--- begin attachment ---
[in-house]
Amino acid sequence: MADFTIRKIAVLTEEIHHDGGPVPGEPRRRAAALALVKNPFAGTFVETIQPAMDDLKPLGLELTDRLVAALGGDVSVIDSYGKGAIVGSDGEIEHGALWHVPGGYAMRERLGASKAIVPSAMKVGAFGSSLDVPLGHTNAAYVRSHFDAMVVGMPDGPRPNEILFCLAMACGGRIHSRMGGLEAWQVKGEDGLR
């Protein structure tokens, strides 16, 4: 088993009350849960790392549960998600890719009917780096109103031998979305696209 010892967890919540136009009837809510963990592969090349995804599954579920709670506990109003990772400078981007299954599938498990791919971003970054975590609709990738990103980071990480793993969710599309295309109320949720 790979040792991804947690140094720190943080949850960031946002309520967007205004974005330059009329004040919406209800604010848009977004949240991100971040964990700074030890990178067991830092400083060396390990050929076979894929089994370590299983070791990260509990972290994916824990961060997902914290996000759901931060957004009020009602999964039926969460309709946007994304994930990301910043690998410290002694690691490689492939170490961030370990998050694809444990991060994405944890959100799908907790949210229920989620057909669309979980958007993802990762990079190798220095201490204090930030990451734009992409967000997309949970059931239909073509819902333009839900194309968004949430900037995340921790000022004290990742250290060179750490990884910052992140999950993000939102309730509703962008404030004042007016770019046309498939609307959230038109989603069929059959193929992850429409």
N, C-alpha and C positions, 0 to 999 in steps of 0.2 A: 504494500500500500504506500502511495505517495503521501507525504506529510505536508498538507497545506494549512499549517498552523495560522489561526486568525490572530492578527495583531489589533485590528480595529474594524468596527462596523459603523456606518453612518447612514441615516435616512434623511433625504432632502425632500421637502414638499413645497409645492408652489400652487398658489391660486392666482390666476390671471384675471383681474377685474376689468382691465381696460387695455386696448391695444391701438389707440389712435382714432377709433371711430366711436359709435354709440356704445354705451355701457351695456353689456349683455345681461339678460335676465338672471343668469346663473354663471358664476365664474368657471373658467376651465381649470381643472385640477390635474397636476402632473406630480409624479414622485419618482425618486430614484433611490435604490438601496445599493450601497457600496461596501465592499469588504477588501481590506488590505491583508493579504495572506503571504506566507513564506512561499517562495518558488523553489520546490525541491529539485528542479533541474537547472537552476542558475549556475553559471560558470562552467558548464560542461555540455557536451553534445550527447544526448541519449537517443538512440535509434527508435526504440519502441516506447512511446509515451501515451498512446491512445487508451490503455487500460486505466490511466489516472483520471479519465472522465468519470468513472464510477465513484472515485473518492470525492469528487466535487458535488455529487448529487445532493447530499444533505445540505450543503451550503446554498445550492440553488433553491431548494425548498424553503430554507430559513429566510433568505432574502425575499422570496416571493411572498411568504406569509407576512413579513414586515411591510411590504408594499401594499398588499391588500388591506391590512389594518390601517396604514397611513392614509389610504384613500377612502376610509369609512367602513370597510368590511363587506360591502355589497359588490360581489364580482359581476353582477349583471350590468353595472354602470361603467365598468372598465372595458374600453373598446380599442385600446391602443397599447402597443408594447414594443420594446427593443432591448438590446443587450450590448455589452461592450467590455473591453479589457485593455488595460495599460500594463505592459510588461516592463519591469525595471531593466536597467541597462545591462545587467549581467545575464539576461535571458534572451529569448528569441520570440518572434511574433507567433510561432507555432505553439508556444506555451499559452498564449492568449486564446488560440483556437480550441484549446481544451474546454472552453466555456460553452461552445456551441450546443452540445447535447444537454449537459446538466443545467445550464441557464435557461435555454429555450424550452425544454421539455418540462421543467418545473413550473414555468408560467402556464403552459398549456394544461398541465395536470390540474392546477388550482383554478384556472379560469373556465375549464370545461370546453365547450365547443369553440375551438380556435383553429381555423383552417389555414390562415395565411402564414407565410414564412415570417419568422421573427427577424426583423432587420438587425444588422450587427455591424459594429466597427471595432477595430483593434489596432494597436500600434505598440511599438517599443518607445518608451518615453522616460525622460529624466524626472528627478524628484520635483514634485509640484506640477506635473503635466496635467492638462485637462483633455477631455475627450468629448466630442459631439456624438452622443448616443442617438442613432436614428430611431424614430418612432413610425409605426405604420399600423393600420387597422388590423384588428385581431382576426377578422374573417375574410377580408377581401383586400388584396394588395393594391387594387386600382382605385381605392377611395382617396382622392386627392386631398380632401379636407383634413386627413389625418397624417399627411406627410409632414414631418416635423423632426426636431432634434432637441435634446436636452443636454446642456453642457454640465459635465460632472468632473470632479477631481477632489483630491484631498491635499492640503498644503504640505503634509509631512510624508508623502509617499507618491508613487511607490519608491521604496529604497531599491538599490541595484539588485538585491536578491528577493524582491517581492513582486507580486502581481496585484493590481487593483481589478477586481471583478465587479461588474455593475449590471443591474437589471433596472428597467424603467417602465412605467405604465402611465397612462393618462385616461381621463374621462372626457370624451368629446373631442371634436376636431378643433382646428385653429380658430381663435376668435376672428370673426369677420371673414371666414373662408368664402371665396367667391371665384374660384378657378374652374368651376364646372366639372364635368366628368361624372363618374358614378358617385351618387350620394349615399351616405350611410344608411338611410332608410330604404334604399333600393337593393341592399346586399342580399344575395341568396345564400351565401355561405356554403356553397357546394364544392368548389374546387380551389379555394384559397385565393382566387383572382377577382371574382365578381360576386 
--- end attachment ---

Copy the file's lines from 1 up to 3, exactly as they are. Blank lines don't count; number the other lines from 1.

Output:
[in-house]
Amino acid sequence: MADFTIRKIAVLTEEIHHDGGPVPGEPRRRAAALALVKNPFAGTFVETIQPAMDDLKPLGLELTDRLVAALGGDVSVIDSYGKGAIVGSDGEIEHGALWHVPGGYAMRERLGASKAIVPSAMKVGAFGSSLDVPLGHTNAAYVRSHFDAMVVGMPDGPRPNEILFCLAMACGGRIHSRMGGLEAWQVKGEDGLR
């Protein structure tokens, strides 16, 4: 088993009350849960790392549960998600890719009917780096109103031998979305696209 010892967890919540136009009837809510963990592969090349995804599954579920709670506990109003990772400078981007299954599938498990791919971003970054975590609709990738990103980071990480793993969710599309295309109320949720 790979040792991804947690140094720190943080949850960031946002309520967007205004974005330059009329004040919406209800604010848009977004949240991100971040964990700074030890990178067991830092400083060396390990050929076979894929089994370590299983070791990260509990972290994916824990961060997902914290996000759901931060957004009020009602999964039926969460309709946007994304994930990301910043690998410290002694690691490689492939170490961030370990998050694809444990991060994405944890959100799908907790949210229920989620057909669309979980958007993802990762990079190798220095201490204090930030990451734009992409967000997309949970059931239909073509819902333009839900194309968004949430900037995340921790000022004290990742250290060179750490990884910052992140999950993000939102309730509703962008404030004042007016770019046309498939609307959230038109989603069929059959193929992850429409």